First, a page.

We saw our first Shiba Inu in Spring of 1995; we also discovered that the waiting list for a puppy was long.|
In late summer we learned of a breeding accident and unexpected litter of puppies in Munich. We drove to Munich the last week in November to pick out one of 3 females for me; Irmi was not certain she wanted a dog. We sat in Jytte Roeschke's living room watching the sleeping puppies, when the largest awakened, crawled out, waddled with white socks across the room, and greeted Irmi. Irmi said, "I want this one!" I replied that I would get my female in a year and Kimiko came to us almost one year later. I called him Heideyoshi after a Samurai Warrior with a short name of Yoshi. The Roeschke's being Danish spelled it Joshe and for the rest of his life, Vet clinics called him Josh. Within weeks Irmi started calling him Joshi Bear.
Joshi was friendly to all people but he had priorities; there was Irmi and everyone else. If Irmi was around he was literally her "Shadow". If Irmi was gone, Joshi could adjust easily to someone else; but the transition was only temporary. Joshi belonged to Irmi, body and soul. As he got older (deaf and loss of much vision) his dependence on Irmi grew. In his later years, suffering from sensory loss, hearing and sight, he would still know when Irmi was leaving or had left the house and begin to howl until her return. Kimiko would tolerate only so much and then silence him. Even with dementia in his final months when he couldn't find Irmi he would begin howl. Joshi also formed an attachment to My mother-in-law, an old German Farm Wife who never cared for dogs. But he won her over and she loved him from the beginning and brought him fresh meat treats whenever she visited or we visited her which was quite often.
We visited the Roeschke's the following year and left Joshi on their enclosed Patio and went to the kennel; a few moments later we looked up to see Joshi standing on the roof looking down on us. Unable to get over the fence, he went in the house, upstairs, found an open window (no screens in Germany) and walked out on the porch roof until he was overlooking the kennel.
We had just moved into our new house in Angelbachtal when Helle Roeschke visited us on her way to a Dog Show in northern Germany. She had two dogs with her, both very friendly, and I told her they could stay in the house. Only after they left and I observed Joshi marking the radiators, curtains and certain furniture objects, did I realize that you must never allow two intact males to occupy the same space unless you are fond of the smell of dog urine and musk.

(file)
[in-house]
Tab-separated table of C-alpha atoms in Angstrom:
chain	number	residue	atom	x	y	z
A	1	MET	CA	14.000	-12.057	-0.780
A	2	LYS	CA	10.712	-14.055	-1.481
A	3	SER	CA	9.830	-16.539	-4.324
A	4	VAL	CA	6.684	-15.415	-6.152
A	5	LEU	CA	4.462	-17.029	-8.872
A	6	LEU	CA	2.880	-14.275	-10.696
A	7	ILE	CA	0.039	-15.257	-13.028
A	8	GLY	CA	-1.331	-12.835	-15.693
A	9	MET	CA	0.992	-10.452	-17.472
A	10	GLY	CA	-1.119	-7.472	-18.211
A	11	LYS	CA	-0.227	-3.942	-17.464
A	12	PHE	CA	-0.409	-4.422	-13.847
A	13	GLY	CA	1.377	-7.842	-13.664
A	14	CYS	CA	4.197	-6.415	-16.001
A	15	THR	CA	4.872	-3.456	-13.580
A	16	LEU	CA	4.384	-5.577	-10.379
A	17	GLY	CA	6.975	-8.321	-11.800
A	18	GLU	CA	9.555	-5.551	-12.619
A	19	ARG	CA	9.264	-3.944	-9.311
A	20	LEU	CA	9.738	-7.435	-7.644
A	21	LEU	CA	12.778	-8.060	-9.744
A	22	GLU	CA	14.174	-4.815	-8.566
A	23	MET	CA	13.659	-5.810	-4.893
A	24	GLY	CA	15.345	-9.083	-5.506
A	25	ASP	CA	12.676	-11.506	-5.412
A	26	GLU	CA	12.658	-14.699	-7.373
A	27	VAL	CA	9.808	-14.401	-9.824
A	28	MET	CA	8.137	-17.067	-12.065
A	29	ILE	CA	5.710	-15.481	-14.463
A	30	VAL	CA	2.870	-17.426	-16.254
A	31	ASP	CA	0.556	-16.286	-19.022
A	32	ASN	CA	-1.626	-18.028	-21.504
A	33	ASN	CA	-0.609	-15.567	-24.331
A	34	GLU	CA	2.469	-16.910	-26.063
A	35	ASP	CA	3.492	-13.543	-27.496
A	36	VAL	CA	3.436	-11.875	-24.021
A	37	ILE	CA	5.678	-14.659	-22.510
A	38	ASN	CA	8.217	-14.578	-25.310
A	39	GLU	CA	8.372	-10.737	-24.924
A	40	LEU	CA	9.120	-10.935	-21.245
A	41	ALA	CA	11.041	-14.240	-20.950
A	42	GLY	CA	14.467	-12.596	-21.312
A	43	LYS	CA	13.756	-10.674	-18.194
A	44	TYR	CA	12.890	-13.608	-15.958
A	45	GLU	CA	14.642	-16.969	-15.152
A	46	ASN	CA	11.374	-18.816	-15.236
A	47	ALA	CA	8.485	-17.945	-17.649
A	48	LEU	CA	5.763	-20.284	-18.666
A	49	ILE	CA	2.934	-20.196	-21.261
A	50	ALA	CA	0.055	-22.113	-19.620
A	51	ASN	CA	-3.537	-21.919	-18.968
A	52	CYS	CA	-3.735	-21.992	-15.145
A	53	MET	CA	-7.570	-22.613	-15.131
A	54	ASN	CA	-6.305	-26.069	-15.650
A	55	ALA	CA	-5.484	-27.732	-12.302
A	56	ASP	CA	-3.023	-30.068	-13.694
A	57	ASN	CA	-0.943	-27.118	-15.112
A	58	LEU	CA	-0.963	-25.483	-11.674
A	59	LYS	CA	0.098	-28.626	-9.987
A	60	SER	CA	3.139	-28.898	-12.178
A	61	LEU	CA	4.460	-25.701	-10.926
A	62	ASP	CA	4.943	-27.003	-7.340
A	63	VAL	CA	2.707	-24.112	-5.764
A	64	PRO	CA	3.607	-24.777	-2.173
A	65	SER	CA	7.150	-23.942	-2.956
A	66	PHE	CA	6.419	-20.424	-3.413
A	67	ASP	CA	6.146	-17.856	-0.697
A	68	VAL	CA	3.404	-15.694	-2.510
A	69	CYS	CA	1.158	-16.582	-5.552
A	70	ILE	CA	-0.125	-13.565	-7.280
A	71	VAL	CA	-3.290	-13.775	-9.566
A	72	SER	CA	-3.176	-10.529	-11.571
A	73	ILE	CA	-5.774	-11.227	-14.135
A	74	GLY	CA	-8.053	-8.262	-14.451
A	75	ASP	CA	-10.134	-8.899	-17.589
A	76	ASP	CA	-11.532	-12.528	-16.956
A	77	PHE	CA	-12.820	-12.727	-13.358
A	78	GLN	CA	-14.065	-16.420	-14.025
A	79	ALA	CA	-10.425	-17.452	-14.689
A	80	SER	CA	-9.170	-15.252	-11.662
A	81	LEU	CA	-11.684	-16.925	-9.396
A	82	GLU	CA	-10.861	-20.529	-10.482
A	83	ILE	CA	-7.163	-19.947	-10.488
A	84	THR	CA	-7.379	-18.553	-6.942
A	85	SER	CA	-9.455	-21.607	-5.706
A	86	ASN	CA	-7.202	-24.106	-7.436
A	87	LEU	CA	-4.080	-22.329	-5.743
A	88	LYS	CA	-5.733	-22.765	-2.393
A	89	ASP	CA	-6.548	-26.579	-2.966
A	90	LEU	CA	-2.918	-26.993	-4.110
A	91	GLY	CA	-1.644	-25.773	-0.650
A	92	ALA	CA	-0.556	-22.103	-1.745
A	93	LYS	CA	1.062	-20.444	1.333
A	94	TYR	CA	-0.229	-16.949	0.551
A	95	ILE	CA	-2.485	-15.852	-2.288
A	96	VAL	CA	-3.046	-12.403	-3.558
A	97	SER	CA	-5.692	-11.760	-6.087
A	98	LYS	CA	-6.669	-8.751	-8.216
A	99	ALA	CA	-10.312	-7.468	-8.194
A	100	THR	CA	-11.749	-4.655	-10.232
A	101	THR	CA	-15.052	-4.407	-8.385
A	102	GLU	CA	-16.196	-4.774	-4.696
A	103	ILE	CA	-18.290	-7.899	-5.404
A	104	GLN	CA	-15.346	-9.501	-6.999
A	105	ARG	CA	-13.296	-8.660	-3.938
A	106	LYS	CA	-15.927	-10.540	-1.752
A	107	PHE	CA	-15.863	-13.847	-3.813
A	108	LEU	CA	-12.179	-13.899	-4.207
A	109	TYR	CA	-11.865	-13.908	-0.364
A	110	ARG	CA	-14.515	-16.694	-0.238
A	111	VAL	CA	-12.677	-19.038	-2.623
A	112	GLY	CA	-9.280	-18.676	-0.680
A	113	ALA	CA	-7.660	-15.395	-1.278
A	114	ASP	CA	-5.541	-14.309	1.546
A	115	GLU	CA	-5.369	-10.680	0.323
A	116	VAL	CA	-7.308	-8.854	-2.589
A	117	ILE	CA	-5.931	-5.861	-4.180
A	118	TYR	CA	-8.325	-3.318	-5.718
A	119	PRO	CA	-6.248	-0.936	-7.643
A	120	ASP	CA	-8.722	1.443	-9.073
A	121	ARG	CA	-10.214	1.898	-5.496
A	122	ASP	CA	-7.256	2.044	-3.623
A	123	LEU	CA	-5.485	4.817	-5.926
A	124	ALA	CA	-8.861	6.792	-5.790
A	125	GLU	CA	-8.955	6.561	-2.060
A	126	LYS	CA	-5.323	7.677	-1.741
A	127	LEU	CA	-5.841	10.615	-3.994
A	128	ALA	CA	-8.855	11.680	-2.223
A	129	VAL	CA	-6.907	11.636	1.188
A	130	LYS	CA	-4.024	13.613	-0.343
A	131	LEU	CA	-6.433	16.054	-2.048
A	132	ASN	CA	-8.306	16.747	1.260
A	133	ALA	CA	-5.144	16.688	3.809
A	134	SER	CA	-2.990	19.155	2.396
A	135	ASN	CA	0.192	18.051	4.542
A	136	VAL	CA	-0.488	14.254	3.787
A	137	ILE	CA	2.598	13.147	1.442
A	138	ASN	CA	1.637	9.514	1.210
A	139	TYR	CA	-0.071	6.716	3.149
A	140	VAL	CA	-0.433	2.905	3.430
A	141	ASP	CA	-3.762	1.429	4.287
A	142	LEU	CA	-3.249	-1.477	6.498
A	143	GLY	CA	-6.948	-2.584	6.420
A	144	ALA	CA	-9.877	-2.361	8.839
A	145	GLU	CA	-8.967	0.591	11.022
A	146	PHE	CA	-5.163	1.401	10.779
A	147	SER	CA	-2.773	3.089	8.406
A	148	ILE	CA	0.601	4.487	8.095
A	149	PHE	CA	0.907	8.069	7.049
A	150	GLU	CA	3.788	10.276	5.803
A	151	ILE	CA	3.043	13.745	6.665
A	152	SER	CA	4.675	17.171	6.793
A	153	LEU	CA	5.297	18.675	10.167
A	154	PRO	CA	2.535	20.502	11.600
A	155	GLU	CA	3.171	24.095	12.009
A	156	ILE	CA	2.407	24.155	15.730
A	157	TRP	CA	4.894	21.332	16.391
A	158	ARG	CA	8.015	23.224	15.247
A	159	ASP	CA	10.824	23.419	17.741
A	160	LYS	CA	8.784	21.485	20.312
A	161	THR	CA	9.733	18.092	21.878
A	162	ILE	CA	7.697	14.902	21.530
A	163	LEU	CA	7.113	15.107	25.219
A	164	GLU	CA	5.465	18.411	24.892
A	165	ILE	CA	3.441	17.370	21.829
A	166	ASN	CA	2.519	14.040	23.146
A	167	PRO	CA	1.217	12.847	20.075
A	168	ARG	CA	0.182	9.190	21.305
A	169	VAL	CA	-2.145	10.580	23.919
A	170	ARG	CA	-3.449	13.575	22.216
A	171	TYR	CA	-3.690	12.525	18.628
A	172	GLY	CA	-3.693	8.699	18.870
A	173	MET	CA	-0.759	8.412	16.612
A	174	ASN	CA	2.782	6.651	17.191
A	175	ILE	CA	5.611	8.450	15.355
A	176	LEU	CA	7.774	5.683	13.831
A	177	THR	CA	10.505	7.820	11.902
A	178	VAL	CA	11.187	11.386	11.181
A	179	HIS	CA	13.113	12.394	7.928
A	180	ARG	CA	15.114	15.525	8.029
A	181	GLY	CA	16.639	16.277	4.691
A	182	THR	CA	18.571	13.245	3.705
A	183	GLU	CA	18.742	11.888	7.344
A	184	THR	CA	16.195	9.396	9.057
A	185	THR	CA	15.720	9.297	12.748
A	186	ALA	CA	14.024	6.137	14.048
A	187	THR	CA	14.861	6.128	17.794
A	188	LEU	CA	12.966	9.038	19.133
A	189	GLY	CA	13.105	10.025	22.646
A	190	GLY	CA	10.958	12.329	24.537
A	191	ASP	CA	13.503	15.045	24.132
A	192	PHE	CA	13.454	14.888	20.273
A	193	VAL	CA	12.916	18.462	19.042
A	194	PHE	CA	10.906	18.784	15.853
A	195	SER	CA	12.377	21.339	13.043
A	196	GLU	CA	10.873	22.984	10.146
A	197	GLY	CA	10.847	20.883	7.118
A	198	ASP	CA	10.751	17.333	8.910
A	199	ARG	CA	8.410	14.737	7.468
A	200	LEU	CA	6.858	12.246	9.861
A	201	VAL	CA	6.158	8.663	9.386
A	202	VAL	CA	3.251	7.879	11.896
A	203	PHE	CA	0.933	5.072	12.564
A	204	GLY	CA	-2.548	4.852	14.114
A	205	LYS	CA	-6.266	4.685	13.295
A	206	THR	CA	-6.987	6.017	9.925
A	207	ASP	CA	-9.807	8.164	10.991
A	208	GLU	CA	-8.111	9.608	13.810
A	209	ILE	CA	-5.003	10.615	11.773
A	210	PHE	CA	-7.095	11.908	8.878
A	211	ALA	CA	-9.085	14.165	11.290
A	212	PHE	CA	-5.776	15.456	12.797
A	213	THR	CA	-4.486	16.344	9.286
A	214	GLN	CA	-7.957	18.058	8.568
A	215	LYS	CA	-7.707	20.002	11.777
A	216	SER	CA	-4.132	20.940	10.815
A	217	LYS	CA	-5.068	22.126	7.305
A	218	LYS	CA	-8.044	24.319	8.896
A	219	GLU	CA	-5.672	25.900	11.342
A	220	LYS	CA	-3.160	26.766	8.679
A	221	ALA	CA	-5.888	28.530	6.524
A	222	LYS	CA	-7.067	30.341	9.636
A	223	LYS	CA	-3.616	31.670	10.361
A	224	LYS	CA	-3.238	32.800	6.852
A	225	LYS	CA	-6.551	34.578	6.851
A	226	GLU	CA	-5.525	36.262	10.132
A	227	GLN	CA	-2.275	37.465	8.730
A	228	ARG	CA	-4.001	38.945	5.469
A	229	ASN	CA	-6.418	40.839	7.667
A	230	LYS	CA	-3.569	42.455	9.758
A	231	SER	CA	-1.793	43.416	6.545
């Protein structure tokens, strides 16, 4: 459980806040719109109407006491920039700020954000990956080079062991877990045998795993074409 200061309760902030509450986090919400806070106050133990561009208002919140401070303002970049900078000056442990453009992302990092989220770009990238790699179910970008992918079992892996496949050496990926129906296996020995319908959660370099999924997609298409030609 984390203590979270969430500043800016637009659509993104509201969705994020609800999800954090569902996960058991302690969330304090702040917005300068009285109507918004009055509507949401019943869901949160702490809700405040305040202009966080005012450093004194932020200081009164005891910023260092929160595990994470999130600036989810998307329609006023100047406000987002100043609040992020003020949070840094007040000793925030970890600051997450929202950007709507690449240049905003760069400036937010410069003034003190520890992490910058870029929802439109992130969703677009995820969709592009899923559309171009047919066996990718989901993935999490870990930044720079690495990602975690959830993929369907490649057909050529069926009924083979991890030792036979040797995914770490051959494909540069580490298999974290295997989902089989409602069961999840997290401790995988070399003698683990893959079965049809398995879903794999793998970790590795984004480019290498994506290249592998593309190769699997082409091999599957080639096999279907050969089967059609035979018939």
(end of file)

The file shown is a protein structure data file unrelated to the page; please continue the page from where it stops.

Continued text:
Kimiko joined our family, Joshi, Irmi and me when she was nine weeks old. Kimiko moved in and took over the house. Joshi never had a chance; dominated from the beginning by the smaller female, where Kimi lead, Joshi deferred. Joshi and Kimiko were inseparable; when Kimiko went to the Bridge, a big part of Joshi went with her and he suffered from dementia after that; he simply could not adjust to the lost of his comrade of 13 years.
All Shibas are skilled actors. Joshi hurt his foot once on a long walk near our home in Angelbachtal; he was walking on three legs and kept looking at me to do something. I carried him the 1 1/2 miles back to our house with Kimi in tow, no simple task when he weighed 27lbs. Several times I put him down and watched him walk on three legs. When we arrived home I set him down inside the main entrance and he raced off to find Irmi, absolutely nothing wrong with his foot. Later in life he refused to walk off the road in Colorado, making it difficult to explore. Kimiko was already 200 yds away waiting for us while we drug Joshi on foot at a time.
We had assumed that Joshi, not Kimi, would suffer more during separation. In 1998, we visited the US for 3wks; the decision to leave our Shibas behind made easy by the costs of taking them with us. We did the next best thing and left them in the care of an old woman who lived in an old German farmhouse/barn on an enclosed 3 acres with a dog, 5 cats, a few chickens and goats. The Shibas had to be evaluated for compatibility with her animals. The dog and cats all shared her old fashioned king-size bed. The Shibas can be a bit territorial (a lot). Mrs. Leonhardt told us afterwords, it took only two nights for Kimi and Joshi to take over her bed. It was Kimi who suffered from separation. Joshi took up his place on the couch next to Mrs. Leonhardt and, according to her, showed no signs of regret. One second after he saw us, he was back at Irmi's side as if he had never left it.
Joshi the Hunter: Joshi was the consument hunter, alert, quick, vicious to the pray. Usually, by the time we realized what was afoot, he had already killed the mouse, rat, or gopher. In this regard he was a slave to his instincts; he never was able to leave the toads in Hampton alone. Each spring he would need to bite one toad before remembering that they tasted really bad and were best left alone. Kimiko needed only one case and never went after a toad again.
Joshi had many of the problems an old dog/man has. He was deaf, eyes no longer focused properly, kidneys were failing, heart murmur and arthritis. Irmi and I would say things to each other like "each day could be his last." However, saying it and believing it and being prepared for it are not the same. The pain is just as great and hole left behind just as big. Our decision was made easy for us; Joshi's last day, he suffered a stroke that destroyed much of his muscle control. Joshi's passing was as peaceful as Kimi's had been a struggle. He passed quickly and, in my opinion, willingly. With Kimiko gone, he lived only for Irmi. In the end, his tired old body just gave out. Now he plays with his Kimiko on the Bridge. RIP Joshi Bear.